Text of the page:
Tuesday, December 20, 2005

 

From Israel: Arlene Kushner, December 20, 2005

From Israel

Arlene Kushner akushner@netvision.net.il


December 20, 2005

[] As some, if not most, of you undoubtedly already know, Binyamin Netanyahu has won the Likud primary solidly. As he garnered 44% of the vote, no run off will be required. He did substantially better than Foreign Minister Silvan Shalom, who got 33% -- which was a surprise. Moshe Feiglin came in with 15%, which is better than had been expected, and Agricutural Minister Yisrael Katz got about 8%.

Netanyahu is now speaking about reinvigorating the Likud party -- which was demoralized as members ran to join Sharon -- and getting it back on track.

He offers our country -- never mind just his party -- the best chance for turning around before we are destroyed. (There is little doubt in my mind that we would be destroyed if we were to keep going in the direction in which we've been headed these last several months.)

Will he accomplish this? We can only pray so. Netanyahu has a reputation for slipperiness. What gives me hope here is that he is being backed and supported by people whose integrity I do trust: Foremost, Uzi Landau, who secured from him a written pledge to stay true to principles. But also Natan Sharansky. And Yuval Steinitz, Chair of the Knesset Foreign Relations and Defense Committte. If they continue to work with him, it should keep him on track.

Netanyahu's task between now and March, when national elections are to be held, is to convince the nation that Sharon's path is the way of destruction and that he is better able to keep us secure and flourishing.

There are so many unknowns that will have to be contended with between now and then that it's hard to predict how this will play out.

The best possible scenario I can see involves a unified right-wing bloc that would pull substantial votes and help set the national agenda within a coalition along with Likud.

[] PM Sharon was released from the hospital today. However, his doctors have insisted he remain in Jerusalem and not go down to his ranch, in case he needs to be re-hospitalized. This is in spite of the fact that the chief doctors in the hospital held a press conference attesting to his good condition. Just one source ran an item that quoted the doctors who actually cared for him, who say that he was worse than is being represented. (Conflicting statements abounded -- he was unconscious, he never lost consciousness; he was coherent, he was confused.) Not with certainty can I say that this one source is accurate, but there is a strong feeling here (much in line with what might be expected) that the severity of his condition is being scrupulously downplayed for political reasons.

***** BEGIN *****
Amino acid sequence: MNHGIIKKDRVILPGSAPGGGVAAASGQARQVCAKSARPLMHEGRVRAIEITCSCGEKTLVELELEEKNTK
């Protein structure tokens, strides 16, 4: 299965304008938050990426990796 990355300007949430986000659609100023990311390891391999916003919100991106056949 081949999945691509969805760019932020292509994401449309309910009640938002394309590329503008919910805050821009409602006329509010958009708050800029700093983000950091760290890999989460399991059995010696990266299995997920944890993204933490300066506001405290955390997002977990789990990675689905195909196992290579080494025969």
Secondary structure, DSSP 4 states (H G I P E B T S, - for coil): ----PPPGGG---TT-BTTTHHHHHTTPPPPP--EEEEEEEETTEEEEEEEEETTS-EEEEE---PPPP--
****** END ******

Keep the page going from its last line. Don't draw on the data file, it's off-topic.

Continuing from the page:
[] Officials in Fatah are pressuring Abbas to delay elections because they fear a Hamas victory. Abbas says he cannot do this without Hamas consent, and there's no way in the world they would give consent. From their perspective, why should they? Should Abbas decide he will delay anyway (Egypt is pushing for this), there would likely be considerable Hamas violence following. They would not take this lightly, as they are already planning to assume cabinet seats in the new government. Hamas, it should be noted, has now started coordinating with the outlawed radical Muslim Brotherhood in Egypt.

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